Literary Agencies Offering Self-Publishing Services–Writers Take Warning

I continue to bemoan literary agencies offering self-publishing services for their clients. To date, I know of only one that has received any sort of success, and this is Dystel & Goderich, which from my recollection started the ball rolling from the perspective of “name” agencies getting involved with self-publishing. To my way of thinking, this is no different from a literary agency charging reading fees or offering fee-based editorial services, as the writer is going to automatically assume that the agent will ultimately represent the work, which I’ve found to be overwhelmingly not the case. And I speak from personal experience, as I made the mistake some years ago of hiring an agent to offer developmental help for a book of mine with the assumption that this person’s agency would handle the book (the agent initially gave my book’s premise rave reviews). All I had for my efforts was a bank account with $3,000 less in it. The next time I hear of a book’s being signed–by an agency that edited it for a fee–will be the first time, so if anyone has had success in this regard, I’m all ears.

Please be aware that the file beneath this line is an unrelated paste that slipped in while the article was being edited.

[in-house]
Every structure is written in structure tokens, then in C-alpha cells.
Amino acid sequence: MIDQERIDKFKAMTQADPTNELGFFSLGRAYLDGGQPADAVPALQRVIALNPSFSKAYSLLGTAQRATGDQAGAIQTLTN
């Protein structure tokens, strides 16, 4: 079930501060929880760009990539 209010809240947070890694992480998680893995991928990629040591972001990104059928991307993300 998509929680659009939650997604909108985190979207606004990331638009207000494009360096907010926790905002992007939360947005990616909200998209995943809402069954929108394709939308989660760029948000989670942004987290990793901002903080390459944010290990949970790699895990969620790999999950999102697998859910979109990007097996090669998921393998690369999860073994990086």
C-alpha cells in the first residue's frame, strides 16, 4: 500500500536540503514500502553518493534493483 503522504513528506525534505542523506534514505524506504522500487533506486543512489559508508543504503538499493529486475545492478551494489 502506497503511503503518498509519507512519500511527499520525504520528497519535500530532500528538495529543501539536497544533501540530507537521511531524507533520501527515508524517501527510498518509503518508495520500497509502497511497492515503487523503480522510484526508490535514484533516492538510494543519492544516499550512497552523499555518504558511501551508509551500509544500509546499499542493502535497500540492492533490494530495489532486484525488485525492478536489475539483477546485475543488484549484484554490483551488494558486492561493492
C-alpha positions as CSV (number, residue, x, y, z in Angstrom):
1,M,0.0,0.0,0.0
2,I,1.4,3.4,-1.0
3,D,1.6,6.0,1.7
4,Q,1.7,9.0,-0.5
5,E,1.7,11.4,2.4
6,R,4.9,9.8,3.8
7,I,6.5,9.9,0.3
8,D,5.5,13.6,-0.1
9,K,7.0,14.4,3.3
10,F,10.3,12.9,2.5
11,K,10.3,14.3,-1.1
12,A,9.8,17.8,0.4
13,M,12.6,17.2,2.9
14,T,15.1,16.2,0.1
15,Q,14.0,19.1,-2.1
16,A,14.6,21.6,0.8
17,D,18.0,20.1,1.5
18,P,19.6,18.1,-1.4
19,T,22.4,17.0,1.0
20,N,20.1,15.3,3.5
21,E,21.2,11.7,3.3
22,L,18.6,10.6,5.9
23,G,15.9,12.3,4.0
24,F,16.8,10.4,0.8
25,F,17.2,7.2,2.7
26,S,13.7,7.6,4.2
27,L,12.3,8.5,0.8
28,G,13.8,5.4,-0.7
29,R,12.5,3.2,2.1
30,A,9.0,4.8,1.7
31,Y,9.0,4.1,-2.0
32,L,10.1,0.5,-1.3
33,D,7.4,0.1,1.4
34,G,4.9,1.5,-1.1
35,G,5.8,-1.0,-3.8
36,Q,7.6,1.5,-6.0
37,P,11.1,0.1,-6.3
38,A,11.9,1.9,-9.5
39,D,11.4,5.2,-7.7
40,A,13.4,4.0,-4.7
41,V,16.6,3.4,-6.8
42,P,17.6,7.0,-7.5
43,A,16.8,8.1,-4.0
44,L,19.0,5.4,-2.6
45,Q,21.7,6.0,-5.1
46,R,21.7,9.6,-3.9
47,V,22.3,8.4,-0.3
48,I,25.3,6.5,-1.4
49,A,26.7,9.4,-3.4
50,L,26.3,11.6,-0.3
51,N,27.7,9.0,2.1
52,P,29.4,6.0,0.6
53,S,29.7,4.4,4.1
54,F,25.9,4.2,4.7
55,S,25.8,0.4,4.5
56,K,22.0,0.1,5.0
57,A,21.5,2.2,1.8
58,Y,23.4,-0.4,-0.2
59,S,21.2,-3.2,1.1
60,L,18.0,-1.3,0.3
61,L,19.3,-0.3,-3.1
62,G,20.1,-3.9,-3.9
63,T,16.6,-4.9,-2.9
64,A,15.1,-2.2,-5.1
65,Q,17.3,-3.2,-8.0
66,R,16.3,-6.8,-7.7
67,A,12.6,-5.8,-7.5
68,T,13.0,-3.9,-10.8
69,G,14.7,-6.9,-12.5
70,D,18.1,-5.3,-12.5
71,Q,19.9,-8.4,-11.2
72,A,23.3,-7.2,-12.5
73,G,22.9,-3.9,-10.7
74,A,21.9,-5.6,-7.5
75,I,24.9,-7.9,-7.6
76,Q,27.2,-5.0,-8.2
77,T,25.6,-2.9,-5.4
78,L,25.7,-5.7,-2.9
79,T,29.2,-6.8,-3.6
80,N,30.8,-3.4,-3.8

To get back to agencies offering a self-publishing platform, I’ve read of just one of these agency-sponsored self-pub’s making any inroads whatsoever into the mainstream market. Just one! And this by the aforementioned Dystel & Goderich, and this “success” was presented in Publishers Marketplace some time ago. Since I originally wrote this material, dozens of major agencies (and I mean the largest in the entire industry) have entered the self-publishing milieu. I guess this can be viewed in comparison to when doctors first began advertising for their services. What the profession almost universally considered unethical is now standard practice. But I don’t believe I’m out of line if I suggest that writers talk a long, hard look at what any agency, regardless of its stellar reputation, is really offering via it’s self-publishing option. Success will still get down to marketing, and the author must understand that unless the agency has a magic wand, there will be nothing to assure that even the first book will be sold. My contention is that if literary agencies were also marketing experts, they would all be selling the daylights out of their clients’ books. Does suddenly offering self-publishing services mean that the agency has now “figured out” the marketing? A writer must understand the facts going in.



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